New Breakthrough Product Line! VOLT All-Star™ Spotlights!

Discussion in 'VOLT Lighting (Archived)' started by steveparrott, Nov 3, 2015.

  1. steveparrott

    steveparrott LawnSite Bronze Member
    Messages: 1,276

    Friends,

    If you prefer fixtures with replaceable LED lamps over integrated LEDs, then the new VOLT All-Star Spotlights may soon become your go-to fixtures for the great majority of projects. With lower price points and pro quality construction, they fit every budget while giving you pro design flexibility.

    There are several major enhancements in design of the All-Star series.
    1. Optimized for replaceable LED lamps.
    2. Superior aiming adjustments and glare control.
    3. Available in brass and aluminum with a range of low price points to fit every budget.

    [​IMG][​IMG][​IMG]

    The two cast aluminum All-Star models (second and third fixtures above) represent VOLT's first introduction of spotlights that are not solid brass or copper. The new fixtures feature a super-durable powder coating and carry a 5-year warranty. These models give designers the flexibility to use pro-quality fixtures when brass or copper are not in the budget.

    The Cast Brass All-Star Spotlight (above left) features a lifetime warranty.

    Watch the videos for the All-Star fixtures: Cast Brass, Aluminum with Black Finish, Aluminum with Bronze Finish.

    Visit the web pages for the All-Star fixtures: Cast Brass, Aluminum with Black Finish, Aluminum with Bronze Finish.

    Thanks!
     
    Last edited: Nov 3, 2015
  2. starry night

    starry night LawnSite Gold Member
    Messages: 3,779

    Disappointed to see the 18 gauge lead wire. I know, I know, it's heavy enough for LEDs. But it just reminds me of all the old junk fixtures by Kichler or Vista or Malibu that I tear out.
     
  3. OP
    OP
    steveparrott

    steveparrott LawnSite Bronze Member
    Messages: 1,276

    I appreciate your concern about the wire gauge, but it is adequate and there's nothing junky about these fixtures.
     
  4. klkanders

    klkanders LawnSite Senior Member
    from Midwest
    Messages: 849

    Phil,

    I actually prefer an 18 gauge lead on anyone's fixture, especially now with LED's. This goes hand in hand with my favorite stake designs, slotted. When installing new fixtures I can quickly hammer in and level all my stakes then come back and install my fixtures.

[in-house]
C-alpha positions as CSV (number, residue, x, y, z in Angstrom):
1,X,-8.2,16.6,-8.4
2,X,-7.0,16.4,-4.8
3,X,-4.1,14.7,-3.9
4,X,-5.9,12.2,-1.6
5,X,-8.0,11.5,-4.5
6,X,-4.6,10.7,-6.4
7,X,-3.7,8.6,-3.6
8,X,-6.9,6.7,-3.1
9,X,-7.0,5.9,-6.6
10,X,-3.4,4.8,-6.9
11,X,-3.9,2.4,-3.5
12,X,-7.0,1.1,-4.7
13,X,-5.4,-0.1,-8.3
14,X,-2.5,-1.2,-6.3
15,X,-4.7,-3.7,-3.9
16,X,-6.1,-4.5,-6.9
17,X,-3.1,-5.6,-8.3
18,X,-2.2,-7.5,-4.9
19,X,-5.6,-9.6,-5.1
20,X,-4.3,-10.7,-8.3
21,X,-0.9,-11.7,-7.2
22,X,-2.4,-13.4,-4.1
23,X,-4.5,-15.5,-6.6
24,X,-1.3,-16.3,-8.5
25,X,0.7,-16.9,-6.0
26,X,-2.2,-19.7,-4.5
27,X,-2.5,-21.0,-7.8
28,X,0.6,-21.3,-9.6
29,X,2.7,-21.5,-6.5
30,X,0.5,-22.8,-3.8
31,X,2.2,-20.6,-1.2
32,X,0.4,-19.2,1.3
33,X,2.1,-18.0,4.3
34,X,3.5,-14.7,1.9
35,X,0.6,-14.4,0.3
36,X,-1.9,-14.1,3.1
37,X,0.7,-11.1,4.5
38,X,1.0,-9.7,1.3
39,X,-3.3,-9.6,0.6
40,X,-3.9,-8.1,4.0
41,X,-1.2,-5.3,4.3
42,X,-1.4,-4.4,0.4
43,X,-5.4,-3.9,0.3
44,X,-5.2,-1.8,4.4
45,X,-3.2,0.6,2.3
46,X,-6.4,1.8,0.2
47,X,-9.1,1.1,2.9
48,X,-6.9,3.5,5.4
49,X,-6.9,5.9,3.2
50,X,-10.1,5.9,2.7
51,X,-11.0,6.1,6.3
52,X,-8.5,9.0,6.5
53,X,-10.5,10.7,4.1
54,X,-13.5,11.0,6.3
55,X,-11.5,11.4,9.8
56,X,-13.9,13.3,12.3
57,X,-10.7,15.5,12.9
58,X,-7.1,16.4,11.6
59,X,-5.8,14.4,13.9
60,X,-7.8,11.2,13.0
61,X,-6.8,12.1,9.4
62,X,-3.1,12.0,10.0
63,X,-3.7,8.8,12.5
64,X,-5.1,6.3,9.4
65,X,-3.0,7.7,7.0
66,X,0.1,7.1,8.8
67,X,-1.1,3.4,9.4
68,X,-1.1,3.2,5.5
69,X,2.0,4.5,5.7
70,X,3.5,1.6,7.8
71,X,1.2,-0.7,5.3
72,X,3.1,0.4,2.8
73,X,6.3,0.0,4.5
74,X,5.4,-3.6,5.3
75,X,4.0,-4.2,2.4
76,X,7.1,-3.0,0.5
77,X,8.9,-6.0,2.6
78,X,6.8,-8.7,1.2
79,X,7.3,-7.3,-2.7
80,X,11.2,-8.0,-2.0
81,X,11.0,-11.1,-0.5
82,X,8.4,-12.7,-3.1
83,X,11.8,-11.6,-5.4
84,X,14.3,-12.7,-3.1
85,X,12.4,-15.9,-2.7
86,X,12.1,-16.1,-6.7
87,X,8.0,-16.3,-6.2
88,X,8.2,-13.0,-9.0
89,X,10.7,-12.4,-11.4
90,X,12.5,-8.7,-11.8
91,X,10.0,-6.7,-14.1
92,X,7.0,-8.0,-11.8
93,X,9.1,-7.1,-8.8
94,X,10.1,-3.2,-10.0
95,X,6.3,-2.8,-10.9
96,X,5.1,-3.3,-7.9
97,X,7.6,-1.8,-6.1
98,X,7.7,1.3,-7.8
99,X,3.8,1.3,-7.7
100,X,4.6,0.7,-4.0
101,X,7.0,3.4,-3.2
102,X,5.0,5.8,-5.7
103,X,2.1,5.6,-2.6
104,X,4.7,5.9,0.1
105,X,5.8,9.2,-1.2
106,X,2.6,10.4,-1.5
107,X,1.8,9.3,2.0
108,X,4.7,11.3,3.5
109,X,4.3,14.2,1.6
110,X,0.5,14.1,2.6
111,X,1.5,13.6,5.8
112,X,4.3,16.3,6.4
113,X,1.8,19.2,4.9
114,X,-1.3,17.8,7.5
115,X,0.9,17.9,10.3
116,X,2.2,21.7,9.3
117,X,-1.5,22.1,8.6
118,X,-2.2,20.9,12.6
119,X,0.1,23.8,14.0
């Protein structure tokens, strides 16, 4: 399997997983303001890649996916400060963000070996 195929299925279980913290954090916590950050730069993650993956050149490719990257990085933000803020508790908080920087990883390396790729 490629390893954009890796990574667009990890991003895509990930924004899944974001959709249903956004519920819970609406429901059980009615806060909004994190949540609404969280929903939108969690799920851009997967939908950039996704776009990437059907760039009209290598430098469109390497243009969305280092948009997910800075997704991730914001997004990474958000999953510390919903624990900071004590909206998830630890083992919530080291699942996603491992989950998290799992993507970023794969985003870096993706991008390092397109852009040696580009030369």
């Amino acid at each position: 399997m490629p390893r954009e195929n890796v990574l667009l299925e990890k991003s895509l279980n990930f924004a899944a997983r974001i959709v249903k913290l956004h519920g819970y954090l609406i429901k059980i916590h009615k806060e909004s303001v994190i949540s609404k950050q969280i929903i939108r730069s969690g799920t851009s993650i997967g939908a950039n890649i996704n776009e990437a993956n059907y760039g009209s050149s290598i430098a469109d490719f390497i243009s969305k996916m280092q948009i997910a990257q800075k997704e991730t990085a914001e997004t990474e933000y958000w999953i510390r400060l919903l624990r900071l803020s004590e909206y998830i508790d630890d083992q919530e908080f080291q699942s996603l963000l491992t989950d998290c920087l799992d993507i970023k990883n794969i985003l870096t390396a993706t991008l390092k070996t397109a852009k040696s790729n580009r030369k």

Any wire larger than 18g can knot up very quickly if you let it. And why is it needed unless you are hubbing all your fixtures and not using LED.

    Keith
     
  5. starry night

    starry night LawnSite Gold Member
    Messages: 3,779

    Hey Keith, I tend to "overbuild" everything. Heck I don't even like to use
    16-gauge at more than 36 inches. I would pay extra for fixtures with 16-gauge 4 ft. leads rather than 18-gauge.
    That's great if you can place all your stakes before the fixture. I've always been too fussy. I use trident stakes and I often move mine a little this way or a little that way before I'm satisfied with the light distribution.
     
  6. klkanders

    klkanders LawnSite Senior Member
    from Midwest
    Messages: 849

    Phil, I have talked on the phone with you enough to know you are the real deal. I have always thought it was funny anyway how some manu's use sockets with inches long 18g or even 22g wire then use crappy crimps (unheated, many times inside the fixture or knuckle) to then put on a 4' or 25' lead using 16g wire. Just give me a one piece socket lead wire 2-3' length in 18g that I can heat shrink to my 12g runs and I'm happy. So, our thinking is not all that different really as I may be over-building and using more 12g perhaps. We have to get down to that thin socket wire eventually right?

    You are not fussy Phil. You just want to do things the right way the first time. Nothing wrong with that!

    Have a great fall season!
    Keith
     

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